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  • Steven Scott

Celebrities, Brands, Cross-Promotion, and More

Have you ever wondered what it’s like to live among the elite of celebrities? Have you ever wondered who dressed some of your favorite celebrities for high profile events, or even questioned if they paid for the items in which they wear on red carpets around the world? Here’s an in depth look at how some of your favorite celebrities look flawless on red carpets around the world.

Beyonce Knowles-Carter standing with Lorraine Schwartz

At the 2018 Grammys, 20-time winner Beyoncé Knowles-Carter wore Lorraine Schwartz jewelry totaling $6.8 million dollars. Another example of this is Pharrell Williams wearing Chanel, thus making him one of the new faces for the brand. But what are the benefits for the cross promotion between the businesses and celebrities?

For the partnership between Lorraine Schwartz and Beyoncé is that Beyoncé is arguably one of the biggest names in the entertainment industry and having someone like her modeling your brand would skyrocket any label. Beyonce, a global icon has a following which is unprecedented. In 2013, Beyonce released her self-titled album with no promotion and debuted at number one on the US Billboard 200. Her presence on social media is unheard of. On Instagram alone, Beyonce has a following of 111m, and doesn’t follow anyone, and has an average 5m likes per picture.

Lady Gaga posing with Donatella Versace at Vanity Fair Bash

The partnership with Lady Gaga and Donatella Versace is another example of cross promoting. In 2012, Lady Gaga produced a song entitled Donatella, around the same time Versace was rebranding the brand. The song took off as a major hit, thus having the song used in Season 3 of FX’s American Crime Story, which explored the 1997 murder of Gianni Versace. The partnership with Lady Gaga also help solidify Versace’s subsidiary brand, Altier Versace, in which many celebrities wear on red carpets and in return Donatella uploads them onto Versace’s Instagram account; promoting the brand and generating buzz for the person modeling. In some instances, fashion designers pay celebrities for a certain outfit to be worn to a high profile event such as the Met Gala or the Cannes Film Festival, and which prices can go for $100,000 and $250,000 depending on the celebrity, event, and if celebrity feels the outfit is suitable to their needs.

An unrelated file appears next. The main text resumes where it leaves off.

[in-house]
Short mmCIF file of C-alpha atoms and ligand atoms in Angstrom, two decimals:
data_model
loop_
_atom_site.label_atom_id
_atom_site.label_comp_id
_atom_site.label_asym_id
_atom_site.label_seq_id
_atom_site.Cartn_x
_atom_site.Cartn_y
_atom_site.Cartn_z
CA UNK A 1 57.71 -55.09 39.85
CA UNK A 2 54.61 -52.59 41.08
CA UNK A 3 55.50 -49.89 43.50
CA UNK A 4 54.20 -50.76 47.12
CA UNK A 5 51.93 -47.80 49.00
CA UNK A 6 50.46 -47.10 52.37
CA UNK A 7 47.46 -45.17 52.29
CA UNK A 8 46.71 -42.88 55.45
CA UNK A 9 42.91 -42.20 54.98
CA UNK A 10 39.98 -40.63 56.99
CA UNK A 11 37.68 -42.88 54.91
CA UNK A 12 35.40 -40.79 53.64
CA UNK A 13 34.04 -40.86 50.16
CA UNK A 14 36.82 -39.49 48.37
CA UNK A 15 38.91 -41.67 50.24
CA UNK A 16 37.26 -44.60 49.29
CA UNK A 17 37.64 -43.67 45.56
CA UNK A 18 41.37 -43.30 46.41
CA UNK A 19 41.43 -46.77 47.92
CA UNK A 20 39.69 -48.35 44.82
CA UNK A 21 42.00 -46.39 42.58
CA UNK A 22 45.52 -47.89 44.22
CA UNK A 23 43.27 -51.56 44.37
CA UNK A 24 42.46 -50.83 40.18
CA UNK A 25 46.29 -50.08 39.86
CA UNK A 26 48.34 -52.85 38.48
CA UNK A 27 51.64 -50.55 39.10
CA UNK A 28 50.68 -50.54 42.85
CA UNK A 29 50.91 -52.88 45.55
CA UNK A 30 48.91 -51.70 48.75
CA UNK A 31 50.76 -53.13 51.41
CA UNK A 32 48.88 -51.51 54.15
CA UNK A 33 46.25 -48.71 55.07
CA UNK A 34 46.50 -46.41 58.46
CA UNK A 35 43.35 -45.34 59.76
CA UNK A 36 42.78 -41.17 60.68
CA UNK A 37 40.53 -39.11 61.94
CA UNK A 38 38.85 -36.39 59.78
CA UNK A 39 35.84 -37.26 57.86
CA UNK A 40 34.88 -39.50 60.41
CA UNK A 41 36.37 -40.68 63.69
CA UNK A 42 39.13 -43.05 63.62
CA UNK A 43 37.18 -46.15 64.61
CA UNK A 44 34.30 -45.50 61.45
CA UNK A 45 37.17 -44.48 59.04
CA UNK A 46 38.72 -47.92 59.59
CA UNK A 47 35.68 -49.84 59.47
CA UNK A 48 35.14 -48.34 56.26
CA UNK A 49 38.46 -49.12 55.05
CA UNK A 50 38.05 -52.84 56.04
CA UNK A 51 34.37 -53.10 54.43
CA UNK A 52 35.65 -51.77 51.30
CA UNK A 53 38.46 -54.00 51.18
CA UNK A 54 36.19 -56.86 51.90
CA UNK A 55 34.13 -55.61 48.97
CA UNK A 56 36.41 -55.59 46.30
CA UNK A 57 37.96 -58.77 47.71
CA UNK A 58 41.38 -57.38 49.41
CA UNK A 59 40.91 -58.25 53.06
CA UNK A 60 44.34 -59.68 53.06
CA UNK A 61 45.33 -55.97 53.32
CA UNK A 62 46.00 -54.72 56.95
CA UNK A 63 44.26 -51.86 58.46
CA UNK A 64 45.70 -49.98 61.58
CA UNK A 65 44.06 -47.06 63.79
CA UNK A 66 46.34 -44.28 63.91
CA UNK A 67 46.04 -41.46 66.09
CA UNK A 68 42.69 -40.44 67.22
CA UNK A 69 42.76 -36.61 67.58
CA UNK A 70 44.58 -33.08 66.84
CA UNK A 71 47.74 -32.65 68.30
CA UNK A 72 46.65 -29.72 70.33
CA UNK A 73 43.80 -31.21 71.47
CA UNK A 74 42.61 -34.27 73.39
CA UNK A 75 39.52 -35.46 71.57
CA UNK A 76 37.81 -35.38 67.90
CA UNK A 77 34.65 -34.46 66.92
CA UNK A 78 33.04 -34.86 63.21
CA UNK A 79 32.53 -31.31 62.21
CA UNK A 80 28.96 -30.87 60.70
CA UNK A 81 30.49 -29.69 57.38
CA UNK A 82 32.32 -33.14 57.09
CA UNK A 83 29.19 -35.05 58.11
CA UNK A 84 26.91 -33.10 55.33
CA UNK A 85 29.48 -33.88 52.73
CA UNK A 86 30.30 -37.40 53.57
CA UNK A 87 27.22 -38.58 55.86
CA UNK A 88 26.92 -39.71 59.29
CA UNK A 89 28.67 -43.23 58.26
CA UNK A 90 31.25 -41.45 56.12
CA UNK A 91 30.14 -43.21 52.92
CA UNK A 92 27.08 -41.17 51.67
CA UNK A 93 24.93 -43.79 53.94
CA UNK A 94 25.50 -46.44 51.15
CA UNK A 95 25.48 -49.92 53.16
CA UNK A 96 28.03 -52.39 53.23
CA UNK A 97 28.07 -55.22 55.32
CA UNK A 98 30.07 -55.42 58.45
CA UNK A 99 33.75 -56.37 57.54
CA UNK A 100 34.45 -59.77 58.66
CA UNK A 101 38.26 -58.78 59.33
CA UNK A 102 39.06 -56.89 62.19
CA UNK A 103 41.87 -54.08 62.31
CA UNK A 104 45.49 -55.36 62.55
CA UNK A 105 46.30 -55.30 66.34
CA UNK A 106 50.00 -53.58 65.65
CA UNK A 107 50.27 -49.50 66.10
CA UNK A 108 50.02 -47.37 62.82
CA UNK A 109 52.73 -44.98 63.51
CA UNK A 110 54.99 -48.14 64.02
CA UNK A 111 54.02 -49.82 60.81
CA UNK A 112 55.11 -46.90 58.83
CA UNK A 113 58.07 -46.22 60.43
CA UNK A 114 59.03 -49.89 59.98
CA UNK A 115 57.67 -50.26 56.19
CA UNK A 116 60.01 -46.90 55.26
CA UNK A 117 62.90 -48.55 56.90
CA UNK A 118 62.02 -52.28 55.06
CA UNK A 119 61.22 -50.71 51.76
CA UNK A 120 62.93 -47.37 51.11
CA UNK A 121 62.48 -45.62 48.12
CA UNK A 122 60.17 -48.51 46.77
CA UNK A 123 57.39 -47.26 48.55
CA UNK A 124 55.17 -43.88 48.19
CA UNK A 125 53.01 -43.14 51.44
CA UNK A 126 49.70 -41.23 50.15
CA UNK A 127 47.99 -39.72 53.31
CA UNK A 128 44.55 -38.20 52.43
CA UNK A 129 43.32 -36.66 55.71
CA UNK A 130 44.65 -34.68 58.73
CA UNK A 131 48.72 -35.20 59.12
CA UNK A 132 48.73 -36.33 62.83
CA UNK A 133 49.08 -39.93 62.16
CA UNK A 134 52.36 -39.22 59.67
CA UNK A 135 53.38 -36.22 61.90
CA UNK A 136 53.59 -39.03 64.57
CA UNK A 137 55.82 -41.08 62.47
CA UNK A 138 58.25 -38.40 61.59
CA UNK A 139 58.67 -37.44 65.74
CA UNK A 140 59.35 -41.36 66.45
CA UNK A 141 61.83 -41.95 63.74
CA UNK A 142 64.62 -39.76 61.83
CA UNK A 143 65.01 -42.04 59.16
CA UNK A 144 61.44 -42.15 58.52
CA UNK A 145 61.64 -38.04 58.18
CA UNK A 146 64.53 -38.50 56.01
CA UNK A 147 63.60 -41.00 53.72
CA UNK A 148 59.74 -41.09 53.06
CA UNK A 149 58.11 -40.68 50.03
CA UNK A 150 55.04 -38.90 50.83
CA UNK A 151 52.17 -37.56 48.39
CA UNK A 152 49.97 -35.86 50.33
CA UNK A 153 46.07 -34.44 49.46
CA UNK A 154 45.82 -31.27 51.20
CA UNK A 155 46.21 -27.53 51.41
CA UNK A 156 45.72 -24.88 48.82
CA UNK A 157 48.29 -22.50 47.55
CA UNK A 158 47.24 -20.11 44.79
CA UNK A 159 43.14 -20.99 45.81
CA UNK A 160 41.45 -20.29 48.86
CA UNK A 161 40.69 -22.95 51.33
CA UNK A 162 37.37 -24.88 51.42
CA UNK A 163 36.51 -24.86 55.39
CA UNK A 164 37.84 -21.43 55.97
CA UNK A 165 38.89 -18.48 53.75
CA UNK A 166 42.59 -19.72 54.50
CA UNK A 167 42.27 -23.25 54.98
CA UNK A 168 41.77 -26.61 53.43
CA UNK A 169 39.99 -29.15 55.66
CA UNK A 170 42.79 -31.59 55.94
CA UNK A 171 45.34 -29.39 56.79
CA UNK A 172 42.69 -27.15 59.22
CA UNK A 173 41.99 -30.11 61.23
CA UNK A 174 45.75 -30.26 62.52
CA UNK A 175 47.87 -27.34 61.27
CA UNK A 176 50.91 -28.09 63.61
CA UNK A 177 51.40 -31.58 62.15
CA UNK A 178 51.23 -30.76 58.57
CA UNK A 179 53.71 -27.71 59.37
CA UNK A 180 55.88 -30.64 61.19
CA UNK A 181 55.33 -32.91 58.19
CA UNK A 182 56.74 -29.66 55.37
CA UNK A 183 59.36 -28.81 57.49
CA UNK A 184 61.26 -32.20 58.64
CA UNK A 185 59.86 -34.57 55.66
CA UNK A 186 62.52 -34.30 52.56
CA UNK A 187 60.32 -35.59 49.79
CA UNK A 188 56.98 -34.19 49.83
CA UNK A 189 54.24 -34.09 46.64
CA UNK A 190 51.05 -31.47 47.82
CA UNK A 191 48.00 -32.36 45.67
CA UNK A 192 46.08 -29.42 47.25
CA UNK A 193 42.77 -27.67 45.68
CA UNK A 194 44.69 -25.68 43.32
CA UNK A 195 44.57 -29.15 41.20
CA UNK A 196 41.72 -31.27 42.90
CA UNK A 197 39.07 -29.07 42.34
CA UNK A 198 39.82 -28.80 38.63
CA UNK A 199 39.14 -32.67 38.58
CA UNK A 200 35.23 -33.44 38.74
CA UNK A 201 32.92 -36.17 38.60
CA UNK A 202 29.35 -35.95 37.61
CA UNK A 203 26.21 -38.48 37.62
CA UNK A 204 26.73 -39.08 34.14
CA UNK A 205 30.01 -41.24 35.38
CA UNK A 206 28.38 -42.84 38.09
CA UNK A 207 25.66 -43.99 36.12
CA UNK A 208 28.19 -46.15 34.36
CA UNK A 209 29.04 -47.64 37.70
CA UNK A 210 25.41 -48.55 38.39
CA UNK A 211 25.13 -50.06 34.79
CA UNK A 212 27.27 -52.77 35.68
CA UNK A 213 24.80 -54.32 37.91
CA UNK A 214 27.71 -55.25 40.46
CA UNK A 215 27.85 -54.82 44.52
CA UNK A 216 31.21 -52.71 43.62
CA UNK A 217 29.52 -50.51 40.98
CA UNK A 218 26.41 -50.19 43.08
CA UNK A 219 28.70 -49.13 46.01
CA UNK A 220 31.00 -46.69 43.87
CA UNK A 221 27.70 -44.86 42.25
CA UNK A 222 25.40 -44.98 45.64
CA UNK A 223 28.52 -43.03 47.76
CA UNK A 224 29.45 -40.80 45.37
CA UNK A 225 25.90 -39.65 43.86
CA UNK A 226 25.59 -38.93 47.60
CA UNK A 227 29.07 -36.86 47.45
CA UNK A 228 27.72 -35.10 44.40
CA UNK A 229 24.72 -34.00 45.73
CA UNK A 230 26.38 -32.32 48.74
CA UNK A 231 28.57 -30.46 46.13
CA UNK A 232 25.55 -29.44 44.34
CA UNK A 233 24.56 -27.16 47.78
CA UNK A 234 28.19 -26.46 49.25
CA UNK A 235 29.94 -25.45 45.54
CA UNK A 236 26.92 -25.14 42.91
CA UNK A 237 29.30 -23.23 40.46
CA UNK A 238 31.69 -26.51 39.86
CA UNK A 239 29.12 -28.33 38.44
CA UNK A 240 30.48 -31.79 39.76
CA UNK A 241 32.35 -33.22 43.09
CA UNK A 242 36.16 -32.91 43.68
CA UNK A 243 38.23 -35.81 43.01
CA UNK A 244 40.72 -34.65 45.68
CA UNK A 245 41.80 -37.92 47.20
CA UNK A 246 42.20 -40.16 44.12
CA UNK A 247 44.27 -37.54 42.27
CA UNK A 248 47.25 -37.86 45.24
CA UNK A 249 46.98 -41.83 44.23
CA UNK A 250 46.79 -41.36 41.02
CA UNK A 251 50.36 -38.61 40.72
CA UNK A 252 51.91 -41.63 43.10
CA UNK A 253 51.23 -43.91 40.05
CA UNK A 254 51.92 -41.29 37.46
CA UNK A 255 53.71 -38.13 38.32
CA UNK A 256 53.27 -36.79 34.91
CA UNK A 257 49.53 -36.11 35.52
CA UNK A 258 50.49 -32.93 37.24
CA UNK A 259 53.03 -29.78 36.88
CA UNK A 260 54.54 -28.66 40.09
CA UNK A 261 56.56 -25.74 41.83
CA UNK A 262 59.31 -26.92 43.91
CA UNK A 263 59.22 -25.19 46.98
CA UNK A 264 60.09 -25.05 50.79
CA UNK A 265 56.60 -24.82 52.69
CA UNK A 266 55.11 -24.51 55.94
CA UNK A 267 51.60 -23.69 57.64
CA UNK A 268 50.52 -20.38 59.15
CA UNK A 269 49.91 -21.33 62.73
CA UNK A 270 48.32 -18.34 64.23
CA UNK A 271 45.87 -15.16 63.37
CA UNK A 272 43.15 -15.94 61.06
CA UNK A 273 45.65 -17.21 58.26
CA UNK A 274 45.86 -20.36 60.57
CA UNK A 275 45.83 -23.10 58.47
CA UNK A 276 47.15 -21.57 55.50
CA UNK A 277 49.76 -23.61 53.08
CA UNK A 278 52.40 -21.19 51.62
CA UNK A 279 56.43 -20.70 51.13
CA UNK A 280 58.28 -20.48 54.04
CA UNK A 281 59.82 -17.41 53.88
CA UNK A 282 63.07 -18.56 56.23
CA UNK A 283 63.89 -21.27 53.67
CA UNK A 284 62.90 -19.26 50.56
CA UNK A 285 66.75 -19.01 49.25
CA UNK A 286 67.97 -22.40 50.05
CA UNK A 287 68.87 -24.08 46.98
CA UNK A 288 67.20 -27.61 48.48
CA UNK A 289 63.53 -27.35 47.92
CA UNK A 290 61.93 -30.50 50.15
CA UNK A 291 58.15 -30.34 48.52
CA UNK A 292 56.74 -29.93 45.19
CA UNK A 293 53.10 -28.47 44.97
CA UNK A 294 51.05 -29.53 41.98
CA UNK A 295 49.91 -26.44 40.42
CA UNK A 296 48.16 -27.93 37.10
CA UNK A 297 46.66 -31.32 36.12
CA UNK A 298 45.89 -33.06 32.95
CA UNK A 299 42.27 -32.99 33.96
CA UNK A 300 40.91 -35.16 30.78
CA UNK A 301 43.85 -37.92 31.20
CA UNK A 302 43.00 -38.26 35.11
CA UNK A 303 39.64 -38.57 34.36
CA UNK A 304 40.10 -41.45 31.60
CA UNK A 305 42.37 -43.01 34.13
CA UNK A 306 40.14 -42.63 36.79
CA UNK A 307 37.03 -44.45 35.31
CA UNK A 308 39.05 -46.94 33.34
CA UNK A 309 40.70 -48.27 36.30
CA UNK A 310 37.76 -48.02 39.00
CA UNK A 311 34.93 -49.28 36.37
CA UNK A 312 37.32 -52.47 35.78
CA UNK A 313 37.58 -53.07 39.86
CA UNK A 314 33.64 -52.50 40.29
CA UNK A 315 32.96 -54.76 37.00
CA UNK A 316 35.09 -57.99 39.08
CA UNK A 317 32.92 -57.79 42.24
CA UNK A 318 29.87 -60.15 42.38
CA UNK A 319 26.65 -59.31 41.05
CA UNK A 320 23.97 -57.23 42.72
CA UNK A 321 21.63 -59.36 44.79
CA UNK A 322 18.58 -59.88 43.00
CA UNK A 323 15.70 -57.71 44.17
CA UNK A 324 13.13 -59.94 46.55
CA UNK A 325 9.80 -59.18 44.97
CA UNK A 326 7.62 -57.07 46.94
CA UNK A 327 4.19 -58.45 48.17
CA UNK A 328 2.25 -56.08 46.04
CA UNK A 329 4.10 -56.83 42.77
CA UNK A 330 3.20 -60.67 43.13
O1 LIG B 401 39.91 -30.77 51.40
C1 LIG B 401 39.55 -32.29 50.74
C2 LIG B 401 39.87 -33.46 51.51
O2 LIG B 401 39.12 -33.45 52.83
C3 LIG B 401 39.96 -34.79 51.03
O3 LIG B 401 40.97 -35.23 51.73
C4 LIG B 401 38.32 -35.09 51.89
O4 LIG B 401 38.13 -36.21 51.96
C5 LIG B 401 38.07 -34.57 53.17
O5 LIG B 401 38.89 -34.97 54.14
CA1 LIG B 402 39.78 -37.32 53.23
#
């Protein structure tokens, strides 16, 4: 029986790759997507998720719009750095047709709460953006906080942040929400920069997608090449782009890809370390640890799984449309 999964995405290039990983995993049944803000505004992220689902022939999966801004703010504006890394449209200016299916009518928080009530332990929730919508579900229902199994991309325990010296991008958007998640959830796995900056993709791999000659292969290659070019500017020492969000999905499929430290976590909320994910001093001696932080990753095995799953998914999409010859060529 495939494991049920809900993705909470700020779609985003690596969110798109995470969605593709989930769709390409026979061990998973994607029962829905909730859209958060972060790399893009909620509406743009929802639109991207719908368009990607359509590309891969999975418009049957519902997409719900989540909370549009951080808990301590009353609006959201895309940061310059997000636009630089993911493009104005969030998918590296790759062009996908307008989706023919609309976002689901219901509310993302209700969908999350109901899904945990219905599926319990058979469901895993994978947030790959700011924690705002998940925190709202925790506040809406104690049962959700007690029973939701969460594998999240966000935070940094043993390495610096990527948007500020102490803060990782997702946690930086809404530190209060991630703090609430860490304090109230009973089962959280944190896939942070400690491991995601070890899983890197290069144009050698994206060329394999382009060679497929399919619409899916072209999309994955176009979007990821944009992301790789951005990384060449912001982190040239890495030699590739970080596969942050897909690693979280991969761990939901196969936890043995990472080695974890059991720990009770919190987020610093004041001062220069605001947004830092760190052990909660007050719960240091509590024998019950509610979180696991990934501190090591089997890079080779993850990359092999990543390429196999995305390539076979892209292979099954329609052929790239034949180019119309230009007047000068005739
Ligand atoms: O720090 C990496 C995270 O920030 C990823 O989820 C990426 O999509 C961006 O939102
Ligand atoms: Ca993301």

The cross-promotion between celebrities and businesses go hand and hand, with many benefiting. Not only does it spark conversation amongst the designer, but the person wearing the particular piece. As read previously with the with rates increasing, do you feel it’s necessary for a designer to pay a hefty price for a celebrity to model their designs? What do you think of the relationships between celebrities and businesses cross promoting? Comment below and let your voice be heard. For more similar blogs, please check us out at

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